So, this is my setup for the testing of the PIR sensor. The sensor is hooked up to the breadboard and is sitting on the table. As I am in front of the sensor the LED is on.Now, lets do a quick test. Currently, the sensor is in its idle state. I am going to walk in front of the it to activate the sensor. Tada, the LED just turned on after detecting my presence. The light stays on as long as I am in the sensors proximity. OK, lets walk away and start my stop watch to see if it turns off after 5 seconds. Success, everything worked the way I wanted.Thanks again for watching this video! I hope it helps you. If you want to support me, you can subscribe to my channel and watch my other videos. Thanks, ca again in my next video.

Code

Code.inoArduino
int LED = 13;             // the pin that the LED is atteched to
int PIR = 2;              // the pin that the sensor is atteched to

void setup() {
  pinMode(LED, OUTPUT);   // initalize LED as an output
  pinMode(PIR, INPUT);    // initialize sensor as an input
  Serial.begin(9600);     // initialize serial
}

void loop(){
  if (digitalRead(PIR) == HIGH) { // check if the sensor is HIGH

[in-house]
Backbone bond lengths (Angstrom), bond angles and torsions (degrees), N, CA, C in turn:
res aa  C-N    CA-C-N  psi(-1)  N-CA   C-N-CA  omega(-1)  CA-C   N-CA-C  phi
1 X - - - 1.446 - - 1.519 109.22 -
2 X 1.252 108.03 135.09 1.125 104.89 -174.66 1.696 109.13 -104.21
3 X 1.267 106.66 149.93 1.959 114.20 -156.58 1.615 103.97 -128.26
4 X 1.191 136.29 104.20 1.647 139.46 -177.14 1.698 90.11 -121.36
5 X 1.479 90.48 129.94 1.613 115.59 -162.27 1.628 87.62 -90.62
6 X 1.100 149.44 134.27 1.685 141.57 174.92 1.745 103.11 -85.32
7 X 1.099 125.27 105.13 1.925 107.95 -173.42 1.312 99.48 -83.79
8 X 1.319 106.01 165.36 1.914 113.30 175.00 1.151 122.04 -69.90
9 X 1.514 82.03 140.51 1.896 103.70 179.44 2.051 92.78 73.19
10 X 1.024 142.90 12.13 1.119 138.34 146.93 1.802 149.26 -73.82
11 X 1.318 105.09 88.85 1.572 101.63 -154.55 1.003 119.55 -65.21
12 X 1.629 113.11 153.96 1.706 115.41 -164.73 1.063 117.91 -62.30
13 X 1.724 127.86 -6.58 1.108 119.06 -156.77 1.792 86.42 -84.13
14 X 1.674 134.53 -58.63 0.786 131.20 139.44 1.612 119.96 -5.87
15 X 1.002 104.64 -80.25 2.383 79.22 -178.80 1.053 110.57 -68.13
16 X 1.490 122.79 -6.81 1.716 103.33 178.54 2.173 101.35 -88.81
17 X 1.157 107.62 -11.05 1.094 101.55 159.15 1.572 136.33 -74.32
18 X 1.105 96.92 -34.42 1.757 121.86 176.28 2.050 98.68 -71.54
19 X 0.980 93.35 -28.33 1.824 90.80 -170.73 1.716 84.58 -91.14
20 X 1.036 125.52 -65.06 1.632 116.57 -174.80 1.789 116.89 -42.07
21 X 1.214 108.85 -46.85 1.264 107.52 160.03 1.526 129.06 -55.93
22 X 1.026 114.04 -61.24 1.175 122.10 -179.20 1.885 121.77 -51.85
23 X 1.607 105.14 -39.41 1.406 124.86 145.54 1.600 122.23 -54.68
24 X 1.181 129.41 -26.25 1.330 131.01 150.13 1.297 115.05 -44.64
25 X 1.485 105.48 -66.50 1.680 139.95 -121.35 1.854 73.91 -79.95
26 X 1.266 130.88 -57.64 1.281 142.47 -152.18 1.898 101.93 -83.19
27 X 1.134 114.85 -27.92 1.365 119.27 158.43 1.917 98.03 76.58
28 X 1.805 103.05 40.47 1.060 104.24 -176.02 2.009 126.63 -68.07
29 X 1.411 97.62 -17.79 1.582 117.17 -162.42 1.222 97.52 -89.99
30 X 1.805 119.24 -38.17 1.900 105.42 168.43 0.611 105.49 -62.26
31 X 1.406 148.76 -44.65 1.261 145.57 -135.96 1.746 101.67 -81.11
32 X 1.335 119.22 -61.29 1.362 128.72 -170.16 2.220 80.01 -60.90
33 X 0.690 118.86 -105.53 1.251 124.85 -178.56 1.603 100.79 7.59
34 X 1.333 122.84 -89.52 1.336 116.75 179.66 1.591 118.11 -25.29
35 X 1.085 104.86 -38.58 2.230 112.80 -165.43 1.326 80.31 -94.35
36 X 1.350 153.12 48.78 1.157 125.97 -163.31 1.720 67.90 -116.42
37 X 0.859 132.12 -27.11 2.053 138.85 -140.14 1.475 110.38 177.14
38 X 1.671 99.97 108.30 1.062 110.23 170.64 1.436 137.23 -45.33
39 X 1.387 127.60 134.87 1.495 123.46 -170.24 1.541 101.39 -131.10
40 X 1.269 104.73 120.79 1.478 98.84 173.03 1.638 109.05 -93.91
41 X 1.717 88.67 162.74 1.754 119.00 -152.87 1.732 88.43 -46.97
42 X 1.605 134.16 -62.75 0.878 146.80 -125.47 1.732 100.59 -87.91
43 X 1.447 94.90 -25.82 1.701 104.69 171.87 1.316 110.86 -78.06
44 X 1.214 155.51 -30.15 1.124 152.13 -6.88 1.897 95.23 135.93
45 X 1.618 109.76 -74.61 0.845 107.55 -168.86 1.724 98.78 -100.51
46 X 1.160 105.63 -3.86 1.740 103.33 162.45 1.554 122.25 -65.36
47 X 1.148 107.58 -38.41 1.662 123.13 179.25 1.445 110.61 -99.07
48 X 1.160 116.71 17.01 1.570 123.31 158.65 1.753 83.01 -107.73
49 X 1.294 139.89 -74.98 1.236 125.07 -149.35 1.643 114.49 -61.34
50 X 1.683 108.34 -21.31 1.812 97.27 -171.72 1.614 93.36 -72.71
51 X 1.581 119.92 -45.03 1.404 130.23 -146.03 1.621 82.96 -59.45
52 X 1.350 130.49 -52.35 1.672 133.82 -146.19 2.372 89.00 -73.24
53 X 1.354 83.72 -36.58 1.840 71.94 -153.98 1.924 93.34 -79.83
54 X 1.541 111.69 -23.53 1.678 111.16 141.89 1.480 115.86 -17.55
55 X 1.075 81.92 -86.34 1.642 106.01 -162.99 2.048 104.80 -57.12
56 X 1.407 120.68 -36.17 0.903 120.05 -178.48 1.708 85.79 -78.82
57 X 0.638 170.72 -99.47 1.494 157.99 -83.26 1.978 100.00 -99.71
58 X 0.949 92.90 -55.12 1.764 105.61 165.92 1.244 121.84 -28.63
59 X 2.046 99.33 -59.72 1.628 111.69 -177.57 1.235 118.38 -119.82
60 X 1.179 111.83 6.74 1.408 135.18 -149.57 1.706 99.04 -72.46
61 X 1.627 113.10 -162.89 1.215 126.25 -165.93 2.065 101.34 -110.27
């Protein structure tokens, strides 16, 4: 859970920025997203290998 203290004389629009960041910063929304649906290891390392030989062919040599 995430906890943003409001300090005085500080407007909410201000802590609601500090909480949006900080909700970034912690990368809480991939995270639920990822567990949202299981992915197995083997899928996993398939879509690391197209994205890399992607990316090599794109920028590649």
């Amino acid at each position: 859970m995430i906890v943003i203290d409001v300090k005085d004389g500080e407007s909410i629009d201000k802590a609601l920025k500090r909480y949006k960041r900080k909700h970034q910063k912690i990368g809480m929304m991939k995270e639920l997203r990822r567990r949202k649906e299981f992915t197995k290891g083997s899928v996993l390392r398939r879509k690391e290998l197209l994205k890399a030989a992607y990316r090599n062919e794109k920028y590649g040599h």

digitalWrite(LED, HIGH);      // turn LED ON 
    Serial.println("Motion detected!"); 
    delay(100);                   // delay 100 milliseconds 
  } 
  else {
    digitalWrite(LED, LOW);       // turn LED OFF
    Serial.println("Motion stopped!");
    delay(100);                   // delay 100 milliseconds
  }
}

Schematics

pir_schema_-_no_arduino_(00_00_28_300)_LRUakuqPMx.png
Pir schema   no arduino (00 00 28 300) lruakuqpmx
pir_schema_-_arduino_(00_00_32_500)_nwG9NMO2At.png
Pir schema   arduino (00 00 32 500) nwg9nmo2at

Comments

Similar projects you might like

HOW PIR SENSOR WORK

Project tutorial by DIY Partners

  • 9,013 views
  • 6 comments
  • 36 respects

Easy Motion and Gesture Detection by PIR Sensor & Arduino

Project tutorial by ElectroPeak

  • 26,582 views
  • 9 comments
  • 215 respects

Arduino Fingerprint Sensor Tutorial

Project tutorial by Nick Koumaris

  • 56,607 views
  • 3 comments
  • 76 respects

RobotGeek PIR Motion Sensor Night Light

Project tutorial by Team RobotGeek Projects Team

  • 1,502 views
  • 1 comment
  • 6 respects

Touch Sensor and Sound Sensor Controlling AC/DC Lights

Project showcase by Anbumachi

  • 1,161 views
  • 2 comments
  • 5 respects

Complete Digital Clock Including Alarm and Motion Sensor

Project tutorial by LAGSILVA

  • 13,590 views
  • 12 comments
  • 51 respects
Add projectSign up / Login